Blade Runner 2049
Blade Runner 2049 is an artistic triumph, but perhaps a commercial flop. Its financial success is riding on hopes of a positive international response, as in the USA it has attracted far from the record crowds that punters had envisioned. The movie which cost more than $150 million to make is visually stunning, but far from a crowd-pleaser.
Blade Runner 2049 is the sequel to 1982’s cult classic Blade Runner. The story centres around K (Ryan Gosling) who uncovers the possibility that a “replicant” (human-like robot) may have conceived a child. This development threatens a world in which people and robots co-exist due to the former’s ability to control the latter. K is tasked with eliminating any evidence associated with the replicant. Harrison Ford reprises his role as Rick Deckard from the original.
When I went to see the movie with Amit, who hadn’t seen the first movie, we had simultaneously different and varied reactions to the movie. We were both somewhat stumped by how to assess it, given how long and unwieldy the whole saga is. However when we did start talking, we had rather different responses; Amit commented on how slow and long the movie was, while I commented on how visually beautiful it was. While he agreed, Amit said that he wasn’t convinced; meanwhile I agreed that it was plodding and overlong, but I found myself reluctant to criticise the film. It seemed we had very similar experiences, but reacted in different ways to the same emotions.
I got to thinking about why we could feel so differently about something on which we largely agreed. My first reaction was to consider the fact that Amit hadn’t seen the first Blade Runner, whereas I studied it in depth (and loved it) as part of a unit on dystopian fiction in high school English classes. I approached the original film as part of a comparative text analysis with Aldous Huxley’s Brave New World; I watched it to analyse the way that the director, Ridley Scott, imagined a dark, world of dehumanised people living a mundane, spiritually eviscerated existence. I didn’t approach the Blade Runner 2049 in the same way, but once I settled into the rhythm of the film, it all came flooding back; the cold, bleak cityscapes, the moody, aggressive-yet-unemotional social interactions, the completely stripped-back, despairing dehumanisation of the characters. And I understood the film.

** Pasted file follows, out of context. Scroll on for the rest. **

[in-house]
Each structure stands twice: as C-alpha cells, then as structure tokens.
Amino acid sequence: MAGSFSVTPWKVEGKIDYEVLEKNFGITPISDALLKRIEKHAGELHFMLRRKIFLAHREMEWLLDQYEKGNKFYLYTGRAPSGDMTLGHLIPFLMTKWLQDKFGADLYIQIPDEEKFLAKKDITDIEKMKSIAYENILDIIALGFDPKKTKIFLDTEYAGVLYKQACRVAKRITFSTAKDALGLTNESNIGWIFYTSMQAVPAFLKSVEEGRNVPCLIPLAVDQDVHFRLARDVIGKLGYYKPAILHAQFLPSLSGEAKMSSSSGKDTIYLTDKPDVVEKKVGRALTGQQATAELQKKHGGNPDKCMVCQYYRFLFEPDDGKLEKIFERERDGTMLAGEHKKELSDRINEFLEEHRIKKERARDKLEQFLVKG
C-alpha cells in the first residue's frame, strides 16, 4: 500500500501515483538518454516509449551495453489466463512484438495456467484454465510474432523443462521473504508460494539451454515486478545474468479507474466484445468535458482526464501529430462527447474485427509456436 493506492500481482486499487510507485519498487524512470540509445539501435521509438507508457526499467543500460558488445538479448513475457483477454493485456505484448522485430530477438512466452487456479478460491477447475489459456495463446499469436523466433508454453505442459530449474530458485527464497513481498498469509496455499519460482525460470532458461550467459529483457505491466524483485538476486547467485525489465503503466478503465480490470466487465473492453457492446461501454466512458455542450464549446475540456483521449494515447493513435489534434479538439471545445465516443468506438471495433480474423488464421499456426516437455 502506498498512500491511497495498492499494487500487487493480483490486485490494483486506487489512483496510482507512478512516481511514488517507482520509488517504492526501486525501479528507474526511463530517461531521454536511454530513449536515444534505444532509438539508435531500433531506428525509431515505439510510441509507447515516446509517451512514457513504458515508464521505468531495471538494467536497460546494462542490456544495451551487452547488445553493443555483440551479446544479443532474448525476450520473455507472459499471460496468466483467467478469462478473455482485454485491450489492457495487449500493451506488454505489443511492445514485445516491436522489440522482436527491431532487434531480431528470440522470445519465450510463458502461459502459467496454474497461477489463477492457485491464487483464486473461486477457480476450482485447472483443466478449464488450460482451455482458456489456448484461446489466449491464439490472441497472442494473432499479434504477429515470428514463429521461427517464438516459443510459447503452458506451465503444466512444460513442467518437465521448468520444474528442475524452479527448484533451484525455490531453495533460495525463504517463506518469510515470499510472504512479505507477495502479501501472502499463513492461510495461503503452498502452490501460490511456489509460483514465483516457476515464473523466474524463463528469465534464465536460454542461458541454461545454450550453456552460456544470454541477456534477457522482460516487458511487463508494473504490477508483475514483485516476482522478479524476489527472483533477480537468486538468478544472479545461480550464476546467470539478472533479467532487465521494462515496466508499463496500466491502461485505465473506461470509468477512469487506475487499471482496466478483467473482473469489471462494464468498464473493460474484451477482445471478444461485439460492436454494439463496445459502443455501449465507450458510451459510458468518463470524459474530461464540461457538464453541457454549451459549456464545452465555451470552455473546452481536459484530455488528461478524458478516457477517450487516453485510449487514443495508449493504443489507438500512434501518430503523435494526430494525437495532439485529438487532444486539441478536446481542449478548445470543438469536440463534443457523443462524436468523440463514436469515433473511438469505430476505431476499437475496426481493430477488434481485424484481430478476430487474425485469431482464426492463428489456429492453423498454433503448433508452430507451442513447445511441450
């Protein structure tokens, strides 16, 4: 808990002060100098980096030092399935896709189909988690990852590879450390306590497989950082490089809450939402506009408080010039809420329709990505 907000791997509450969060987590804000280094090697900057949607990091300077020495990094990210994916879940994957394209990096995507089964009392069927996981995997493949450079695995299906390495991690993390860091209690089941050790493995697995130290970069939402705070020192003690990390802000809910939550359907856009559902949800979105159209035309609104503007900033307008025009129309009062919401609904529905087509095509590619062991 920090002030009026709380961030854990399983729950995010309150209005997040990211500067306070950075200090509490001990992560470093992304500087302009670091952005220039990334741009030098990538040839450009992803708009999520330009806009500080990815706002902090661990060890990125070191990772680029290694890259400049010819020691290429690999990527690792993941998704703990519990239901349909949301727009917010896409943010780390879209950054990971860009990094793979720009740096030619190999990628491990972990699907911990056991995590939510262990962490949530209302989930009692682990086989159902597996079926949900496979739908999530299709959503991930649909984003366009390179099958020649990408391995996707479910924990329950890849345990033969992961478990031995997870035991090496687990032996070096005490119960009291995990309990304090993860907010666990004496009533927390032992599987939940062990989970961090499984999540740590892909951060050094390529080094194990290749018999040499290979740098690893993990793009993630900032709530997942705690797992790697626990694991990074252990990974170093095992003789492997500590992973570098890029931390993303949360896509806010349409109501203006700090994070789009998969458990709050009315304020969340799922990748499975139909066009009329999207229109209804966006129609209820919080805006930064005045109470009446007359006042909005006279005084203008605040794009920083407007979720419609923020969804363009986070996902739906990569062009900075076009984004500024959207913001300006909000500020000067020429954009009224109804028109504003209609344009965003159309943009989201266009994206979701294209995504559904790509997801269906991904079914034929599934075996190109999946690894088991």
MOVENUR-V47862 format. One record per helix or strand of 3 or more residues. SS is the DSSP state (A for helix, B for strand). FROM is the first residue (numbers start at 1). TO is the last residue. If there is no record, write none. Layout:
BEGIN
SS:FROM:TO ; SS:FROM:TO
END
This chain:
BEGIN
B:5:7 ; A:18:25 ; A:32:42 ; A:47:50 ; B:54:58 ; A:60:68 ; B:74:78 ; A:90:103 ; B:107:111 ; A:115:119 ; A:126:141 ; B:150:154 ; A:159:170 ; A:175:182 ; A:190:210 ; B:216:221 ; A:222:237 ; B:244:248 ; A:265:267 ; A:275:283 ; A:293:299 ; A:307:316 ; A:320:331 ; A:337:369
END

Therefore, part of the difference in our responses must come from expectation. To understand Blade Runner 2049, I feel that one must see and understand the original Blade Runner. Such is the cultish fan-based adoration surrounding the original film that its difficult to separate hard truth from rose-tinted nostalgia. To cut through the hype, let’s be clear: the original Blade Runner, as one reviewer has said, was a “two hour commercial flop in which not very much happens”. It was visually beautiful, artistically revolutionary, laden with meaning, but it was also slow, painstakingly detailed, based around a rather simple central story line, and definitely not a quintessential sci-fi action movie. The thrills came not from a fast-paced plot or explosions or car chases; they came from being allowed into Ridley Scott’s imagination, into a world so visionary it drew you in, and stayed with you long after you had left the cinema.
And Blade Runner 2049 is exactly the same. Visually impressive? Yes. A cultural monolith? Possibly, time will tell. An action film? Hardly. Slow? Yes. It’s dark and brooding, artistic, brutal, visionary. There are plenty of elegant, indulgently gratuitous scenes where the star is not the actor, but rather the setting and framing. It’s a complex, slow burn; it it builds subliminally and then leaves you nowhere. That is sure to disappoint many cinema-goers, but the more I think about 1982’s Blade Runner, I think that’s exactly the point.
Like the original Blade Runner, those who spend time thinking about it are rewarded, as there is more to it than meets the eye. When I left the cinema and was chatting with Amit, I wasn’t sure if I really liked the new instalment, but six days after seeing the film, it has somehow stayed with me. And the more I think about it, the more I love it.